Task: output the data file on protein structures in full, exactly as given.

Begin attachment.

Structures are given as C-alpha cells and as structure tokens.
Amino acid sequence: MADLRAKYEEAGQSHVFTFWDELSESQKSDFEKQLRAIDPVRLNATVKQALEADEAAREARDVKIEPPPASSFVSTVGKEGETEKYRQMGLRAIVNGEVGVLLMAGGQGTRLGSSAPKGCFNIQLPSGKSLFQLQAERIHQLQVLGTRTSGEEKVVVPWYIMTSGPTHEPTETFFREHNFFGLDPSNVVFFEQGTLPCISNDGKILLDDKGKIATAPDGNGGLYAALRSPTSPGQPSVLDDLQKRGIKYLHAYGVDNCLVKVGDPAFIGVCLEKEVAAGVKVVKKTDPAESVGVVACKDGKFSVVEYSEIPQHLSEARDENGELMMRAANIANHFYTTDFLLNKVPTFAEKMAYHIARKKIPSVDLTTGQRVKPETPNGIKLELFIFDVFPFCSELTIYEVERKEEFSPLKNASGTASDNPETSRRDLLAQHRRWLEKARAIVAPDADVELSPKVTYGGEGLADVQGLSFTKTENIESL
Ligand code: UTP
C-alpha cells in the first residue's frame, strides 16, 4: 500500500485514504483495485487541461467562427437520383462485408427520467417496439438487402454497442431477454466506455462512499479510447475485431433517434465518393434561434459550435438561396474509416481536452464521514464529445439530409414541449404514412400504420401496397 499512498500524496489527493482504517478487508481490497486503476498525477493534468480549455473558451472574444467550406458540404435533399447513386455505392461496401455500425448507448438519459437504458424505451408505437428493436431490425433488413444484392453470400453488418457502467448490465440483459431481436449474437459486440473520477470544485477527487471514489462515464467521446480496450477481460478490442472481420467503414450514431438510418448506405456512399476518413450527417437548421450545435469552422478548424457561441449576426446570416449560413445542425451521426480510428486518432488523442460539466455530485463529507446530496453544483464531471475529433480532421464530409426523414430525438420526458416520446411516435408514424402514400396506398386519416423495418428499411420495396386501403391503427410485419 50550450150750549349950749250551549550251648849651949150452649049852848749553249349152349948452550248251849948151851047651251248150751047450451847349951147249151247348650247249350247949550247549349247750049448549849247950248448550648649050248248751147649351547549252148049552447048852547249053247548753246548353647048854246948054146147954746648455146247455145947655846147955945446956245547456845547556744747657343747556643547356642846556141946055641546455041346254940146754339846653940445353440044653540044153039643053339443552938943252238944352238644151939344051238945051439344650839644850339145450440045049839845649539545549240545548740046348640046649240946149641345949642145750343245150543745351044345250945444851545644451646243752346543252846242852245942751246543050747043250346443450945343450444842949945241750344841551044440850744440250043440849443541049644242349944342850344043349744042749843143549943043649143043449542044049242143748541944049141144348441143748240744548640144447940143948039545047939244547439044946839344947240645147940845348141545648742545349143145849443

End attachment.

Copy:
Structures are given as C-alpha cells and as structure tokens.
Amino acid sequence: MADLRAKYEEAGQSHVFTFWDELSESQKSDFEKQLRAIDPVRLNATVKQALEADEAAREARDVKIEPPPASSFVSTVGKEGETEKYRQMGLRAIVNGEVGVLLMAGGQGTRLGSSAPKGCFNIQLPSGKSLFQLQAERIHQLQVLGTRTSGEEKVVVPWYIMTSGPTHEPTETFFREHNFFGLDPSNVVFFEQGTLPCISNDGKILLDDKGKIATAPDGNGGLYAALRSPTSPGQPSVLDDLQKRGIKYLHAYGVDNCLVKVGDPAFIGVCLEKEVAAGVKVVKKTDPAESVGVVACKDGKFSVVEYSEIPQHLSEARDENGELMMRAANIANHFYTTDFLLNKVPTFAEKMAYHIARKKIPSVDLTTGQRVKPETPNGIKLELFIFDVFPFCSELTIYEVERKEEFSPLKNASGTASDNPETSRRDLLAQHRRWLEKARAIVAPDADVELSPKVTYGGEGLADVQGLSFTKTENIESL
Ligand code: UTP
C-alpha cells in the first residue's frame, strides 16, 4: 500500500485514504483495485487541461467562427437520383462485408427520467417496439438487402454497442431477454466506455462512499479510447475485431433517434465518393434561434459550435438561396474509416481536452464521514464529445439530409414541449404514412400504420401496397 499512498500524496489527493482504517478487508481490497486503476498525477493534468480549455473558451472574444467550406458540404435533399447513386455505392461496401455500425448507448438519459437504458424505451408505437428493436431490425433488413444484392453470400453488418457502467448490465440483459431481436449474437459486440473520477470544485477527487471514489462515464467521446480496450477481460478490442472481420467503414450514431438510418448506405456512399476518413450527417437548421450545435469552422478548424457561441449576426446570416449560413445542425451521426480510428486518432488523442460539466455530485463529507446530496453544483464531471475529433480532421464530409426523414430525438420526458416520446411516435408514424402514400396506398386519416423495418428499411420495396386501403391503427410485419 50550450150750549349950749250551549550251648849651949150452649049852848749553249349152349948452550248251849948151851047651251248150751047450451847349951147249151247348650247249350247949550247549349247750049448549849247950248448550648649050248248751147649351547549252148049552447048852547249053247548753246548353647048854246948054146147954746648455146247455145947655846147955945446956245547456845547556744747657343747556643547356642846556141946055641546455041346254940146754339846653940445353440044653540044153039643053339443552938943252238944352238644151939344051238945051439344650839644850339145450440045049839845649539545549240545548740046348640046649240946149641345949642145750343245150543745351044345250945444851545644451646243752346543252846242852245942751246543050747043250346443450945343450444842949945241750344841551044440850744440250043440849443541049644242349944342850344043349744042749843143549943043649143043449542044049242143748541944049141144348441143748240744548640144447940143948039545047939244547439044946839344947240645147940845348141545648742545349143145849443